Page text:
– The synchronous online classroom dictates that the class meets at specific times throughout the week to participate in lectures either through Webcasting or Web conferencing. This is often the next best thing, for some students, to actually being in the classroom because attendees feel they are part of the group.

While researching options may appear difficult, it’s not quite as overwhelming as it seems. Many online schools will allow you to take a “tour” of the online class, and some even offer the opportunity to audit or take a trial class.

After you’ve enrolled in your first online class, Vickie offers these tips:

– Use your organizational skills. For example, creating a schedule that may be posted near your desk (or on the family refrigerator) can be very helpful in keeping you on track.

-Making flash cards with key words on them can help you to study, as well as utilizing other study aids.

-Depending on whether you prefer to study alone or with a group, forming a Skype or Oovoo study group with classmates can be beneficial.

Last (but not) Least

Do you have the time to devote to an online class? There is a common misconception that virtual classes are “easy” when in reality, an online class can require a minimum of fifteen hours of study time per week, per class. Try to be realistic about job and home demands. Can you manage to stay focused as a stay-at-home student and not be distracted by the kids, the dog, or the fact that everyone is waiting for dinner? Can you sit at a computer for extended periods of time? Speaking of the computer, how proficient are your computer skills? If you are unable to answer “yes” to these questions, the safer bet might actually be to attend a brick and mortar environment two nights a week rather than struggling to fit everything in at home.

Here’s a word about computer literacy. Whatever you may know or not know about e-learning, if you are not reasonably computer literate, don’t, as many others have, make the painful mistake of thinking that taking an online class will improve your computer skills. The pace of the coursework is often accelerated and the workload quite heavy. Adding such a burden would be tantamount to poking your eyes out with your pencil; no need for this type of torture! Take a computer class, and then proceed with your online class registration.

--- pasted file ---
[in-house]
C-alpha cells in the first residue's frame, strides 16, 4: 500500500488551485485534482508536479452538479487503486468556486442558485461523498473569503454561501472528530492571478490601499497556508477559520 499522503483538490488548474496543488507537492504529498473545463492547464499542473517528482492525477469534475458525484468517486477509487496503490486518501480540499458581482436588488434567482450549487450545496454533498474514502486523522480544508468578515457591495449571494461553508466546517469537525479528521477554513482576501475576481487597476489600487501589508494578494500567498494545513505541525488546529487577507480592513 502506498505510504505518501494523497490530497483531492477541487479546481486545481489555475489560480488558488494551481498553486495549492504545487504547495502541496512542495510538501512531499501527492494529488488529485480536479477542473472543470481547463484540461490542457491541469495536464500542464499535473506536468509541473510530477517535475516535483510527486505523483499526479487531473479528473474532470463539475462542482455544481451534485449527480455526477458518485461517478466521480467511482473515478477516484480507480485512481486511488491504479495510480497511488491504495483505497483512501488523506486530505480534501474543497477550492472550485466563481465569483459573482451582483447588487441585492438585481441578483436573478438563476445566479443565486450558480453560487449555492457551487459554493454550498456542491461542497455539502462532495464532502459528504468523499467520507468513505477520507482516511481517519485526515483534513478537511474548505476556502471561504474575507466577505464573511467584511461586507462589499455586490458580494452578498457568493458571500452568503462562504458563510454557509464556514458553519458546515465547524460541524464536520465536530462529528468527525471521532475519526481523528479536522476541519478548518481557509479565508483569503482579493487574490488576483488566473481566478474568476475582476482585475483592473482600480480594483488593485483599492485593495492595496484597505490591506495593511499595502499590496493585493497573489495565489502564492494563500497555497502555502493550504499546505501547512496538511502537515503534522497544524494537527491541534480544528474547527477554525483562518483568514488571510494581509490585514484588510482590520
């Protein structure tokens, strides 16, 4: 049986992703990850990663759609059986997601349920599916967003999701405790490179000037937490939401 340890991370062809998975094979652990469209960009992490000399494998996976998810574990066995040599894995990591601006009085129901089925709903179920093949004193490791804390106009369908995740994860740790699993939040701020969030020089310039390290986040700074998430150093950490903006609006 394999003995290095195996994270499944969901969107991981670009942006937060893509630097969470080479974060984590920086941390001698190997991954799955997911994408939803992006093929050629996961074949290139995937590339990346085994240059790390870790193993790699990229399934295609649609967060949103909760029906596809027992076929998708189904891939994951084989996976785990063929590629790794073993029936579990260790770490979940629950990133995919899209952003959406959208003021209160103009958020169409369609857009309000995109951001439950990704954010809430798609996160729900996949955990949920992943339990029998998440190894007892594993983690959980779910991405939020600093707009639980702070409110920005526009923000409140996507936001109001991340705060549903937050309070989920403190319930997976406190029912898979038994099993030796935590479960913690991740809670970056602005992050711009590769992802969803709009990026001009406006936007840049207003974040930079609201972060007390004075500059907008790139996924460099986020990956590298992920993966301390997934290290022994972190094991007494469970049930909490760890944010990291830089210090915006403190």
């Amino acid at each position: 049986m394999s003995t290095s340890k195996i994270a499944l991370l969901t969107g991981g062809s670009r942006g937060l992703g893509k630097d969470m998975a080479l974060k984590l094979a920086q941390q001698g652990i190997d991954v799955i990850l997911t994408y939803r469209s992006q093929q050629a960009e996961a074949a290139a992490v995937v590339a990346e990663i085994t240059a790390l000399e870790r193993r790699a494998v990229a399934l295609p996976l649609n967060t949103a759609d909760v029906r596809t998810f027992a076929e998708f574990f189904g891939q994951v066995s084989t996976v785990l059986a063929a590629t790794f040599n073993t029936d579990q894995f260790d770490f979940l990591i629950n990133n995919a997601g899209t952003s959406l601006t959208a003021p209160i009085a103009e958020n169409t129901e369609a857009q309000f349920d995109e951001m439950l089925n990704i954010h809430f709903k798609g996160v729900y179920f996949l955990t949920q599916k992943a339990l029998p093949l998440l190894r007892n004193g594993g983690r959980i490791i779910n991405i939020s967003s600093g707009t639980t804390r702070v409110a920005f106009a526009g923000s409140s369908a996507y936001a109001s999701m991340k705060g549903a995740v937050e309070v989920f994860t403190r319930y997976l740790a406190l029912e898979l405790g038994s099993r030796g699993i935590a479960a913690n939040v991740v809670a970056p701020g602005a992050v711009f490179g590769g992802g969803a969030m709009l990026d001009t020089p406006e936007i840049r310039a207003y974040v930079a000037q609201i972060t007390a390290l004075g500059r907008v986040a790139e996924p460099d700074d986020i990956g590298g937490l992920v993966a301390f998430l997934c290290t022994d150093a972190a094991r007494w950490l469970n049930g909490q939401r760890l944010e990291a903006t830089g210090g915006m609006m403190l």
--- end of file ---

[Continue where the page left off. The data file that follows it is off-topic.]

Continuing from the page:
Vicki stated that learning style structures are not an exact science. Most students cannot simply be pigeonholed as having one style of learning or another, but instead often utilize a blend of two different frameworks. The good news is that the kinesthetic or auditory learner will probably not lean so far in one direction that they are unable to be successful in the visual world.

However, online learning is not for everyone. Vicki selected a combined distance and campus based program when she returned to school for her master’s in education. She maintains that some course material may seamlessly adapt to the online format while for other academic material, there may be no substitute for the face-to-face experience. She recounts her own statistics class as an example.

“It was about 9:30 at night.” Griswold recalled. “All the students were exhausted. A statistics problem was written out across three white boards. Our professor told us that as soon as we arrived at the solution, we could all go home.” Vicki remembered that as she stared at her notes, bleary eyed, the answer suddenly came to her. Exhilarated, she screamed, “I got it!” Even though it was an uncharacteristic outburst (and she was embarrassed), she would not have traded that rush of pleasure and excitement for a similar “light bulb” moment while home alone in front of her laptop. Definitely something to keep in mind!

A student’s learning style is integral to success. Students need to understand their strengths and weaknesses as a learner, and how they learn most effectively. For example, many students find they are primarily a visual learner, an auditory learner, or a kinesthetic (tactile) learner:

  1. Visual learners learn from things they can see (i.e., print materials such as text, illustrations, and graphics).
  2. Auditory learners learn from things they can hear (i.e., listening to a lecture, a speech or other sounds) .
  3. Kinesthetic learners learn best from touching or working with objects (i.e., performing a task or learning by doing.)

You may find that you are comfortable with more than one learning style, though you will probably be stronger in one area than another. There are many resources online to help you learn your learning style and use it to maximize your academic success (i.e., EducationPlanner provides a brief quiz and study tips.)

Laura Janis Thompson has six years of experience in education as a college admissions representative and a writing tutor. She holds a master’s degree in management and is a lifelong student.